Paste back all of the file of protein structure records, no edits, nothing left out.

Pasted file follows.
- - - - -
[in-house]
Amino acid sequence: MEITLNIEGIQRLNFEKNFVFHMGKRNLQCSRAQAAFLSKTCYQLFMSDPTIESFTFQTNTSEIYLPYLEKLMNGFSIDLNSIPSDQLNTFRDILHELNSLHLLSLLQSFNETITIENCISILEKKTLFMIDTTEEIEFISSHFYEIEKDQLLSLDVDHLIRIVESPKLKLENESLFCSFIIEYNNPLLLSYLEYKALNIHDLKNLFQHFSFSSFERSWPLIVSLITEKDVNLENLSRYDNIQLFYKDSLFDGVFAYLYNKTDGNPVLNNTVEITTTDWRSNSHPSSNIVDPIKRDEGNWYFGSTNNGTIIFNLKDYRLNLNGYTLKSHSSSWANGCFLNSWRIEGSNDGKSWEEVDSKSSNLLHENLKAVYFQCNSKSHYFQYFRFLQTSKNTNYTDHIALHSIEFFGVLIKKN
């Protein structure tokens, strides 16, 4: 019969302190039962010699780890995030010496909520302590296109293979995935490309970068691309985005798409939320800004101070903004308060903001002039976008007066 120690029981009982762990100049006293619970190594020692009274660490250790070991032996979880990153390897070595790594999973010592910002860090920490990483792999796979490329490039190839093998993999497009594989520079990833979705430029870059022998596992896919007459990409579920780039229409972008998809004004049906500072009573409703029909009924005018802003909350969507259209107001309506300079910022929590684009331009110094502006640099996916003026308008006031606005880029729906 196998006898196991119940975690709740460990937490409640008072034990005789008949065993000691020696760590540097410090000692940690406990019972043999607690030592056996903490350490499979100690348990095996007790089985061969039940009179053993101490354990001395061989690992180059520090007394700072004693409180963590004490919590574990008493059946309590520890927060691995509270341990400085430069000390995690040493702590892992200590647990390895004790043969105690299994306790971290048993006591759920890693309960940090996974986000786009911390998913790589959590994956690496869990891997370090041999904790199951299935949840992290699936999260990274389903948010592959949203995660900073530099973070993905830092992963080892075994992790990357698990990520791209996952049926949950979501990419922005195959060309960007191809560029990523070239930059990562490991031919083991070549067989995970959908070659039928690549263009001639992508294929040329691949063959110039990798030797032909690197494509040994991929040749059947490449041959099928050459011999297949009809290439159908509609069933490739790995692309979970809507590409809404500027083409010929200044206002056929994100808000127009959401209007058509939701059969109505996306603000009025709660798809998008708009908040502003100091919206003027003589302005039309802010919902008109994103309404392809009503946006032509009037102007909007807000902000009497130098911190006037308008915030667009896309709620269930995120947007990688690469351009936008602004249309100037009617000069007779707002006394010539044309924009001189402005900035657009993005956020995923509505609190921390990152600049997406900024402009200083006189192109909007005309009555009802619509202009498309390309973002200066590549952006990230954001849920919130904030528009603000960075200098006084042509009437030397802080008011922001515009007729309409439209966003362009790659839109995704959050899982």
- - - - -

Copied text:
[in-house]
Amino acid sequence: MEITLNIEGIQRLNFEKNFVFHMGKRNLQCSRAQAAFLSKTCYQLFMSDPTIESFTFQTNTSEIYLPYLEKLMNGFSIDLNSIPSDQLNTFRDILHELNSLHLLSLLQSFNETITIENCISILEKKTLFMIDTTEEIEFISSHFYEIEKDQLLSLDVDHLIRIVESPKLKLENESLFCSFIIEYNNPLLLSYLEYKALNIHDLKNLFQHFSFSSFERSWPLIVSLITEKDVNLENLSRYDNIQLFYKDSLFDGVFAYLYNKTDGNPVLNNTVEITTTDWRSNSHPSSNIVDPIKRDEGNWYFGSTNNGTIIFNLKDYRLNLNGYTLKSHSSSWANGCFLNSWRIEGSNDGKSWEEVDSKSSNLLHENLKAVYFQCNSKSHYFQYFRFLQTSKNTNYTDHIALHSIEFFGVLIKKN
């Protein structure tokens, strides 16, 4: 019969302190039962010699780890995030010496909520302590296109293979995935490309970068691309985005798409939320800004101070903004308060903001002039976008007066 120690029981009982762990100049006293619970190594020692009274660490250790070991032996979880990153390897070595790594999973010592910002860090920490990483792999796979490329490039190839093998993999497009594989520079990833979705430029870059022998596992896919007459990409579920780039229409972008998809004004049906500072009573409703029909009924005018802003909350969507259209107001309506300079910022929590684009331009110094502006640099996916003026308008006031606005880029729906 196998006898196991119940975690709740460990937490409640008072034990005789008949065993000691020696760590540097410090000692940690406990019972043999607690030592056996903490350490499979100690348990095996007790089985061969039940009179053993101490354990001395061989690992180059520090007394700072004693409180963590004490919590574990008493059946309590520890927060691995509270341990400085430069000390995690040493702590892992200590647990390895004790043969105690299994306790971290048993006591759920890693309960940090996974986000786009911390998913790589959590994956690496869990891997370090041999904790199951299935949840992290699936999260990274389903948010592959949203995660900073530099973070993905830092992963080892075994992790990357698990990520791209996952049926949950979501990419922005195959060309960007191809560029990523070239930059990562490991031919083991070549067989995970959908070659039928690549263009001639992508294929040329691949063959110039990798030797032909690197494509040994991929040749059947490449041959099928050459011999297949009809290439159908509609069933490739790995692309979970809507590409809404500027083409010929200044206002056929994100808000127009959401209007058509939701059969109505996306603000009025709660798809998008708009908040502003100091919206003027003589302005039309802010919902008109994103309404392809009503946006032509009037102007909007807000902000009497130098911190006037308008915030667009896309709620269930995120947007990688690469351009936008602004249309100037009617000069007779707002006394010539044309924009001189402005900035657009993005956020995923509505609190921390990152600049997406900024402009200083006189192109909007005309009555009802619509202009498309390309973002200066590549952006990230954001849920919130904030528009603000960075200098006084042509009437030397802080008011922001515009007729309409439209966003362009790659839109995704959050899982």